Researchers acknowledge a significant increase in their use in recent years, and it’s a trend that’s forecast to continue – Gartner predicts that low-code application development will constitute over 65% of application development activity by 2024.
While citizen development has its advantages, there are concerns as well. While no-code/low-code platforms provide the tools to create apps, businesses need to manage the quality and maintenance requirements of the solutions developed, which can be challenging to do without proper knowledge.
Developing a new app is much easier than maintaining it – a single bug on one device is likely to have a knock-on effect on every device in the chain. Software testing is a strategic resource for optimizing the customer experience and tracking how technical factors related to successful business outcomes. It’s essential to test an app during its development to ensure it delivers what is required and working consistently and as expected. Testing and maintenance requirements fall entirely on the developer team. While manual testing is a solution, it is slow and expensive, so intelligently testing the full customer experience is critical.
Similar to how low-code/no-code platforms for development have evolved, so have low-code/no-code platforms for automated testing. For example, Eggplant’s Digital Automation Intelligence (DAI) product eliminates the need for traditionally siloed systems by testing the full digital experience against business outcomes. This enables companies to optimize resources, release new and updated software faster, and deliver higher quality software and applications.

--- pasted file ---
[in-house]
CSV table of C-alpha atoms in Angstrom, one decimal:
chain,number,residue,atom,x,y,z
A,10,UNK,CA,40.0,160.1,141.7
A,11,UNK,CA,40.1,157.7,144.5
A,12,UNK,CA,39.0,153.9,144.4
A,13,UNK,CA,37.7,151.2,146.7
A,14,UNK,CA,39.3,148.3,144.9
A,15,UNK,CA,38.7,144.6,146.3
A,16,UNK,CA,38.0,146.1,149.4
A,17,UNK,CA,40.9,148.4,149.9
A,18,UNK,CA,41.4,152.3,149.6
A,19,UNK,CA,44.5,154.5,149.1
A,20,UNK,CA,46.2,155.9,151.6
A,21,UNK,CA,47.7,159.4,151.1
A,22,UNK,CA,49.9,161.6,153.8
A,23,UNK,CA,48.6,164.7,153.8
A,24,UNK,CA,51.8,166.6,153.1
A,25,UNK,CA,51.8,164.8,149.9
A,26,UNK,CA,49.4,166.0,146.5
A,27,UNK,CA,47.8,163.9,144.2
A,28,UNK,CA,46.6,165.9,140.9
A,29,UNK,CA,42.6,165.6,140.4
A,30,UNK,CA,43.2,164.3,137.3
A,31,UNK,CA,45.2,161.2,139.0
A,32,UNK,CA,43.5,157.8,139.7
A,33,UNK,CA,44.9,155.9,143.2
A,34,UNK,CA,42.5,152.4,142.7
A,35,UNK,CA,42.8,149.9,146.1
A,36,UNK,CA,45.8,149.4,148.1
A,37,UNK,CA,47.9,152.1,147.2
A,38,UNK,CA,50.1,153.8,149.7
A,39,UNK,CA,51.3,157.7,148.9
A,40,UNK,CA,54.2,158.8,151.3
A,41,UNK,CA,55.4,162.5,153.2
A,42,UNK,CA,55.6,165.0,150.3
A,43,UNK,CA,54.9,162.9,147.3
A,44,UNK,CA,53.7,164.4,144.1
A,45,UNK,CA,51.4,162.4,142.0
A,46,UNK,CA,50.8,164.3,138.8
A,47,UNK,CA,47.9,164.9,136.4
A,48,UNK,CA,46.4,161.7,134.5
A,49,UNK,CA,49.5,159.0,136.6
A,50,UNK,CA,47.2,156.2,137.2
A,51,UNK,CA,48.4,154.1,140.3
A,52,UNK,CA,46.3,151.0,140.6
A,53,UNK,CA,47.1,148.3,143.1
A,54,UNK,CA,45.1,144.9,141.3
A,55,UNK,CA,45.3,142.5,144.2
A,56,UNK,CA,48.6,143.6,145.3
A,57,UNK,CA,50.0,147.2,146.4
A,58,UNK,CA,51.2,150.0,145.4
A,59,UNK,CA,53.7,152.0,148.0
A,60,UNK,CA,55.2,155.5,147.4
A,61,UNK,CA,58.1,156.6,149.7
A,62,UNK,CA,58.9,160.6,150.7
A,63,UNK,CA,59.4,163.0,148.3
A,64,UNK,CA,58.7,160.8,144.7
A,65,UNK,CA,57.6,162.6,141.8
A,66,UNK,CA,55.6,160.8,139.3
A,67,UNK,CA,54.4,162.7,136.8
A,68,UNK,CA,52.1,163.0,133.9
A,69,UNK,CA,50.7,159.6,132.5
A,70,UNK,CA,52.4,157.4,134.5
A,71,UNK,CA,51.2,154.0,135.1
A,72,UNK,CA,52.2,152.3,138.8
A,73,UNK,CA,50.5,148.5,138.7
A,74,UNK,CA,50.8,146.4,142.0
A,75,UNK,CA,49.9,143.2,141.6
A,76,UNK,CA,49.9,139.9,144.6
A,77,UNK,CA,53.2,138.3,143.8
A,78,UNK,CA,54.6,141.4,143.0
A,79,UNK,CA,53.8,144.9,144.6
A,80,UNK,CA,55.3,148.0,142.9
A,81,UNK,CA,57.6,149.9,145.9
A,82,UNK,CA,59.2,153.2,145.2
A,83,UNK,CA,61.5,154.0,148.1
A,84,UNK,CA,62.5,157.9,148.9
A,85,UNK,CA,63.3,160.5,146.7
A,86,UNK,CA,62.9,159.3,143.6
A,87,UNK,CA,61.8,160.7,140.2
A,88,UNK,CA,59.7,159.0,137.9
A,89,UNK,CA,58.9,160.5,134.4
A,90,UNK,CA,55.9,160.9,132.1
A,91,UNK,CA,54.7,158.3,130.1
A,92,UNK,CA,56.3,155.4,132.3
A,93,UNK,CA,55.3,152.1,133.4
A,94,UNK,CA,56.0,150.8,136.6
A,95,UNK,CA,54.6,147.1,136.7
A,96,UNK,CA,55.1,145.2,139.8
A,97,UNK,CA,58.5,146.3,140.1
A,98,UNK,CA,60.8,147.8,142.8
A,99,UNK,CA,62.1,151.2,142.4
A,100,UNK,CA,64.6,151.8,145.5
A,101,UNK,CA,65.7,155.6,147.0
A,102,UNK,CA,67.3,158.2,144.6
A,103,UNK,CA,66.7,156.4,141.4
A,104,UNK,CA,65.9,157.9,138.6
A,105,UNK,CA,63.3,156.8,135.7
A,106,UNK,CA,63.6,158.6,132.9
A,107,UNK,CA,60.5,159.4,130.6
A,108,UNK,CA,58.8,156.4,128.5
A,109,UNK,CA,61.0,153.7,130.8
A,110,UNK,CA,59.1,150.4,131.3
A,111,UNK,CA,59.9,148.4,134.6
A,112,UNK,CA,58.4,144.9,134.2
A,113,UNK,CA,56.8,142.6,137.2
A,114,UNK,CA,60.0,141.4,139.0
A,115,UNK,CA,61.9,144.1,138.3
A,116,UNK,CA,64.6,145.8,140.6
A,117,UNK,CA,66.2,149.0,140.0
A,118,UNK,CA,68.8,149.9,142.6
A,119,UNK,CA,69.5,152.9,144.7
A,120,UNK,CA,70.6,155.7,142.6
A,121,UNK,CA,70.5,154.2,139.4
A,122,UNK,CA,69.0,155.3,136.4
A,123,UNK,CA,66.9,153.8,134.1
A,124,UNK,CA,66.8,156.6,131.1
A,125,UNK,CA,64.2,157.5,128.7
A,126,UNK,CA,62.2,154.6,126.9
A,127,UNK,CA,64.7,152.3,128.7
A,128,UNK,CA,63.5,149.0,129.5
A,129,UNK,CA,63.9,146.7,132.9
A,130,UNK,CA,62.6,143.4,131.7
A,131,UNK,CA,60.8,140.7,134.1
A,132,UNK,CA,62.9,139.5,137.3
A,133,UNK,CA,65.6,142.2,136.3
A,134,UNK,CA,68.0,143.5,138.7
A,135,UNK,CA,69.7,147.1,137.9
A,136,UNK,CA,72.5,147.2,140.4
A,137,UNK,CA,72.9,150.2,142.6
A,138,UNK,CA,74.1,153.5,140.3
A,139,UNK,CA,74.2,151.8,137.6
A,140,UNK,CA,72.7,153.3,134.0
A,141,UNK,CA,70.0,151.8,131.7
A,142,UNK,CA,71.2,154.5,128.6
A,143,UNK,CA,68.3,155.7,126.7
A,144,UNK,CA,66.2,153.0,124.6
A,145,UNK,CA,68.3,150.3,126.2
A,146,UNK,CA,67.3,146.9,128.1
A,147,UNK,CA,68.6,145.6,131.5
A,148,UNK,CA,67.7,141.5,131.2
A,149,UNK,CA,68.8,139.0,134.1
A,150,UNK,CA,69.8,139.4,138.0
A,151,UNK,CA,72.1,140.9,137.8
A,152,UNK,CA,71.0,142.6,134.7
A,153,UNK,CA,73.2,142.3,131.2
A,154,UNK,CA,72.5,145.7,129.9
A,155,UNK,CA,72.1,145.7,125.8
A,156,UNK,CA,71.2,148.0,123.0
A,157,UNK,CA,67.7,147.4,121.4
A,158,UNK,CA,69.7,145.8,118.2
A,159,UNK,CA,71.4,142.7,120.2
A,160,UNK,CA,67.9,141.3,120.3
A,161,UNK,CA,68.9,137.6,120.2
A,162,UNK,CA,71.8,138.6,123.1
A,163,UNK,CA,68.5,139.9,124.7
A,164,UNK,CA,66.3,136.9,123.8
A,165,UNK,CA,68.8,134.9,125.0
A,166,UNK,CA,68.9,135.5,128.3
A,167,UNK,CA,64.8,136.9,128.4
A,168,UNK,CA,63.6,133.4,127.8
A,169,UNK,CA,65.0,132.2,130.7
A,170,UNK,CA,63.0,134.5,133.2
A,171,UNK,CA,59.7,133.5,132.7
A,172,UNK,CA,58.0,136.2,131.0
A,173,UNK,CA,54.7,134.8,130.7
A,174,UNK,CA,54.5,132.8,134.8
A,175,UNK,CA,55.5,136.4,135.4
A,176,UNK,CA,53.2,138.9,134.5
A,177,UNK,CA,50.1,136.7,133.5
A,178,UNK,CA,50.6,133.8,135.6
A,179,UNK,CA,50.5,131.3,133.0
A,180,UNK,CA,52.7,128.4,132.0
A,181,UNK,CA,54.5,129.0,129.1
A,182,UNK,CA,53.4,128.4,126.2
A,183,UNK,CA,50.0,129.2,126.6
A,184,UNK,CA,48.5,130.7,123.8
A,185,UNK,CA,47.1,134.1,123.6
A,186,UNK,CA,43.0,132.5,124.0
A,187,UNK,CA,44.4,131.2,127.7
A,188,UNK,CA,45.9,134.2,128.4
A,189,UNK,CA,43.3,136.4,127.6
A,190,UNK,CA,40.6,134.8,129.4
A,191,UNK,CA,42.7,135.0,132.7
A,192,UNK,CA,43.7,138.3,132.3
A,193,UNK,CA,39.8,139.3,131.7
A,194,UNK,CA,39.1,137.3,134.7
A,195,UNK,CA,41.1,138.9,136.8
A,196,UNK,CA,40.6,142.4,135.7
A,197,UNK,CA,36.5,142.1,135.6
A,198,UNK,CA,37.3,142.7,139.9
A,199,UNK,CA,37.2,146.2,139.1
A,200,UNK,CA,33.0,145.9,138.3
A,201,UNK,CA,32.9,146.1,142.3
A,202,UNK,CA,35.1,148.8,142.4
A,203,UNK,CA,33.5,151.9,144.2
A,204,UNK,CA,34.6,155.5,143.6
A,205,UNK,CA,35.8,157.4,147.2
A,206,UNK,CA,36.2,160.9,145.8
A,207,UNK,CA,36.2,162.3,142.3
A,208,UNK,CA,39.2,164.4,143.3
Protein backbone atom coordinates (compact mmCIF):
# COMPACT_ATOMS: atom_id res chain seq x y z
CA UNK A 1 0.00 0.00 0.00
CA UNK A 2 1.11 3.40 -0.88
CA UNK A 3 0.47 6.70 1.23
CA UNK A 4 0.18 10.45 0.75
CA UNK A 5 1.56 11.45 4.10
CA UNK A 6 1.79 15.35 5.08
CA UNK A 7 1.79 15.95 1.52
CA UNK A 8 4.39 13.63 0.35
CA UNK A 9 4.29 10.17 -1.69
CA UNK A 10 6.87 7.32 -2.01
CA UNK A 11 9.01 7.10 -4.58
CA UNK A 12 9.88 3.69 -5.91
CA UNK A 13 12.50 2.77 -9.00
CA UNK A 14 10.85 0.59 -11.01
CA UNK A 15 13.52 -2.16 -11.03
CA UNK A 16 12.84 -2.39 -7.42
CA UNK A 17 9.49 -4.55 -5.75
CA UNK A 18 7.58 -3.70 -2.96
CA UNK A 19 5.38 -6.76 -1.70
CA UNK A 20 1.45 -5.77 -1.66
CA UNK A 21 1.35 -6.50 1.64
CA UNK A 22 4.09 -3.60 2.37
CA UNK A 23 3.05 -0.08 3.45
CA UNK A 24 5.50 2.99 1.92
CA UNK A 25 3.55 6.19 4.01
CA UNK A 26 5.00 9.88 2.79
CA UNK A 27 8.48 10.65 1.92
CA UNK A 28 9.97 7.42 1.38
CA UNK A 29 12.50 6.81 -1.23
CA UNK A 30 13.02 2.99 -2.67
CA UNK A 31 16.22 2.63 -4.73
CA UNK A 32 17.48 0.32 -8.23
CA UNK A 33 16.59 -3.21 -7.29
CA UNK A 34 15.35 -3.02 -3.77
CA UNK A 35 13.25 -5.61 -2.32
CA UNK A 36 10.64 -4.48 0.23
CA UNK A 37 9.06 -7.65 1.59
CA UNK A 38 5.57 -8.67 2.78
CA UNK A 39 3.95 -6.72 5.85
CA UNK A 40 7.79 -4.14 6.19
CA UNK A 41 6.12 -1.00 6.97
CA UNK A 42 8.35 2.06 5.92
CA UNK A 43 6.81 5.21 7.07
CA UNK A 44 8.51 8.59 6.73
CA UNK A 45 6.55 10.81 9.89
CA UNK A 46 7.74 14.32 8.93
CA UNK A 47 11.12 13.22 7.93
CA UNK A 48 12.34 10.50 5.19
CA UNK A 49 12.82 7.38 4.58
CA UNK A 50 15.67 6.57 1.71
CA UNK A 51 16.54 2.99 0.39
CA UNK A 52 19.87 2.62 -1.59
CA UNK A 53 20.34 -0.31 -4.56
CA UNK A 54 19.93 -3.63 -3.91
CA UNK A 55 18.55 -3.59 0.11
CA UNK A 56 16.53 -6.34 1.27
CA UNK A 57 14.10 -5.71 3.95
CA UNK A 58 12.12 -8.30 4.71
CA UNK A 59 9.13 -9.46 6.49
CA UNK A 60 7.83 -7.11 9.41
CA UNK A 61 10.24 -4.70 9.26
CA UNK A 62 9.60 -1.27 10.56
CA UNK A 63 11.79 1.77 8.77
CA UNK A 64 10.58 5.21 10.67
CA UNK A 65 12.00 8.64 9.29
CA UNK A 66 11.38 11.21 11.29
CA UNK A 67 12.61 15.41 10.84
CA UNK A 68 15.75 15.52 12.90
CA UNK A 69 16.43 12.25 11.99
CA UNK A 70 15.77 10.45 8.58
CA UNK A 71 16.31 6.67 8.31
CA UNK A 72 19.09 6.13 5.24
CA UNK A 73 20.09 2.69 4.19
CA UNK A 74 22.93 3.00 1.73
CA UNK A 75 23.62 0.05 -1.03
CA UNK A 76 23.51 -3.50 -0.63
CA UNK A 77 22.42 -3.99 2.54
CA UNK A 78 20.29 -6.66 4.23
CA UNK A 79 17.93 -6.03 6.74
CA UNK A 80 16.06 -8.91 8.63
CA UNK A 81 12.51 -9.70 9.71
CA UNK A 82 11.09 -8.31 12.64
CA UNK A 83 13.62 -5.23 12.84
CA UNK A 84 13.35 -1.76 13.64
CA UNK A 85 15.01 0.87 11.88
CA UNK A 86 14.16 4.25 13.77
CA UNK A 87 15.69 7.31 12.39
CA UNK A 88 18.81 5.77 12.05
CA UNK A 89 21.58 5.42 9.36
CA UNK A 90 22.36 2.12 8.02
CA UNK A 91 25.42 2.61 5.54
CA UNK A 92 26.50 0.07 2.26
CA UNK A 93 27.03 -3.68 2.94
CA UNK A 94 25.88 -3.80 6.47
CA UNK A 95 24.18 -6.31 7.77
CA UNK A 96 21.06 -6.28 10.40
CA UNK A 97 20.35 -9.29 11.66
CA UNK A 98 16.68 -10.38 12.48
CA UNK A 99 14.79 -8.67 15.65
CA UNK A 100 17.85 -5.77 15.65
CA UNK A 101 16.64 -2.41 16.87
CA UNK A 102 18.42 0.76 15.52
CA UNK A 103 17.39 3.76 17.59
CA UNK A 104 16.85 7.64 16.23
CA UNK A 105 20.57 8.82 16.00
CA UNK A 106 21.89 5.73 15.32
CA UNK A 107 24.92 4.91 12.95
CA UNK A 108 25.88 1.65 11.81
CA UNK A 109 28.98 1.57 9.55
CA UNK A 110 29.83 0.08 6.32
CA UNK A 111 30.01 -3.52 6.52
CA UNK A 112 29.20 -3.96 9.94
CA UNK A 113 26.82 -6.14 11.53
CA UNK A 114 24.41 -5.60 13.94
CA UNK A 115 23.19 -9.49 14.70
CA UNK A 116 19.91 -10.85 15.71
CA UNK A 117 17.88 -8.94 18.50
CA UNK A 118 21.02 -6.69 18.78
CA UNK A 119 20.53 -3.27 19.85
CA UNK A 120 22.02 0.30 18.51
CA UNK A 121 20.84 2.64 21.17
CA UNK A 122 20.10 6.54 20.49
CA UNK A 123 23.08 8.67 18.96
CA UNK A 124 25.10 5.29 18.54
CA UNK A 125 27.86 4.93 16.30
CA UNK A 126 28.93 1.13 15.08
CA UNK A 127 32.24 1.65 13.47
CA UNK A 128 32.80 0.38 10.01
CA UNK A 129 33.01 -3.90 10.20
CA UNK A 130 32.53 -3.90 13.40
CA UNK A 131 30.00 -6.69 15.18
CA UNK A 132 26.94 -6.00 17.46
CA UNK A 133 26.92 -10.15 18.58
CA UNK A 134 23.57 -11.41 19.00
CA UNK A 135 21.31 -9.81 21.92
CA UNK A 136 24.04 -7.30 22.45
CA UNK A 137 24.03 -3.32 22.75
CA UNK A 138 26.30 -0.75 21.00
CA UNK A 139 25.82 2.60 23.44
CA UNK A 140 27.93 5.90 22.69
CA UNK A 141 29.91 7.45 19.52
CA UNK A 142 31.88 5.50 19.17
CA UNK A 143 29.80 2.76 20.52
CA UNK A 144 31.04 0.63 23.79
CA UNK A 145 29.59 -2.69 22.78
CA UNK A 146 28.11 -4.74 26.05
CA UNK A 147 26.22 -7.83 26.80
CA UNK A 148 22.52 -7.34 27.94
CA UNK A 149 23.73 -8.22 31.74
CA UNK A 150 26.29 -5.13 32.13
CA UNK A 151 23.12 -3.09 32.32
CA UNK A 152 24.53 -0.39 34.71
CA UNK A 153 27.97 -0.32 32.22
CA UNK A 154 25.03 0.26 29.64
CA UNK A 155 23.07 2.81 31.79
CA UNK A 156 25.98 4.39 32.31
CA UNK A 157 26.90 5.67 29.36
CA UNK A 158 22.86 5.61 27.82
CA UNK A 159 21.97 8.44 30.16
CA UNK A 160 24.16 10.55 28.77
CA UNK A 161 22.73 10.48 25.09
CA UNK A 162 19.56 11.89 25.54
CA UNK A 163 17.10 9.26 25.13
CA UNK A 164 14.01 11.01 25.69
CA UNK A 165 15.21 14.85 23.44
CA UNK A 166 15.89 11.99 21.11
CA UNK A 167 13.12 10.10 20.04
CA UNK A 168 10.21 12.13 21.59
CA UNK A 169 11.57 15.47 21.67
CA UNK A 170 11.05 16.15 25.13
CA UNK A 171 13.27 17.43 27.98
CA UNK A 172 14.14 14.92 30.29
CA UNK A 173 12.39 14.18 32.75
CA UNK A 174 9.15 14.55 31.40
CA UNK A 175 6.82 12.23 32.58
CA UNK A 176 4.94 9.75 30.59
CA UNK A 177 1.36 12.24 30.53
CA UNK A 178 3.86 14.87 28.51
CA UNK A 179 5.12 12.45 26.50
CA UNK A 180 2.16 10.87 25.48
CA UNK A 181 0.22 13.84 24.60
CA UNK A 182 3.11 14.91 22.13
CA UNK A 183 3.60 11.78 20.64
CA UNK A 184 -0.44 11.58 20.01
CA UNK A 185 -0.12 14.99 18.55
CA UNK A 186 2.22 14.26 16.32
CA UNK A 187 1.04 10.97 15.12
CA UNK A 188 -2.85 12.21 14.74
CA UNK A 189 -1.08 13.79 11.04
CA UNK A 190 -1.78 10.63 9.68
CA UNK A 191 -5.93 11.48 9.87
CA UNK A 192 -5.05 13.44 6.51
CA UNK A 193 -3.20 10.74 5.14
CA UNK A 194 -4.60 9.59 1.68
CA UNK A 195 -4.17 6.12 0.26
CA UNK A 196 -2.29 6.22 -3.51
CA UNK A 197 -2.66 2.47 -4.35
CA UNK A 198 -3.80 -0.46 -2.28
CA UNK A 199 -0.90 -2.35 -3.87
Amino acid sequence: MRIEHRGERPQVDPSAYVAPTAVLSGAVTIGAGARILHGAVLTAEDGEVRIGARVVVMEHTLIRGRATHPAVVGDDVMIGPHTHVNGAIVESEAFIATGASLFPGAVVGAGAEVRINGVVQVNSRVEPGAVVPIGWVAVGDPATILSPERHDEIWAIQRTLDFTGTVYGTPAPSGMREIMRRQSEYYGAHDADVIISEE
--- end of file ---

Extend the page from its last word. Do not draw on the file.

Its no-code approach uses graphical flows to define (model) the landscape we want to test. Its low code approach uses an English-like language allowing users to write automation snippets that describe how they want each object to behave. The company’s platform-agnostic approach allows for testing any device, OS, or technology at any layer, and enables businesses to modernize their testing approach without adding additional budget or resources.
Citizen development is an exciting movement in the digital transformation agenda that offers powerful opportunities to drive innovation and improve productivity. However, to utilize all of its advantages, the lifespans of citizen developed apps have to be maximized. The way to do that is to bring automated testing tools into the citizen development environment. This will take the citizen developer movement to the next level.
As we step into the new normal, it is imperative to make sure new technology and applications work correctly and identify failures early on. No-code and/or low-code platforms allow teams to focus on delivering a high-quality experience, consistent, at all interactions and on every operating system, device, and platform through end-to-end test automation.
Gareth is a proven leader of product marketing, product management solutions, and Pre-Sales teams. Prior experience includes Progress Software, where he held several positions, including Director of Product Management and Principal Software Architect. He was also part of the founding team of Apama, where he was Director of Pre Sales & Principal Architect before its acquisition by Progress Software. Smith has a doctorate in computer science, focusing on collaborative user interface design, and spent over a decade in academia.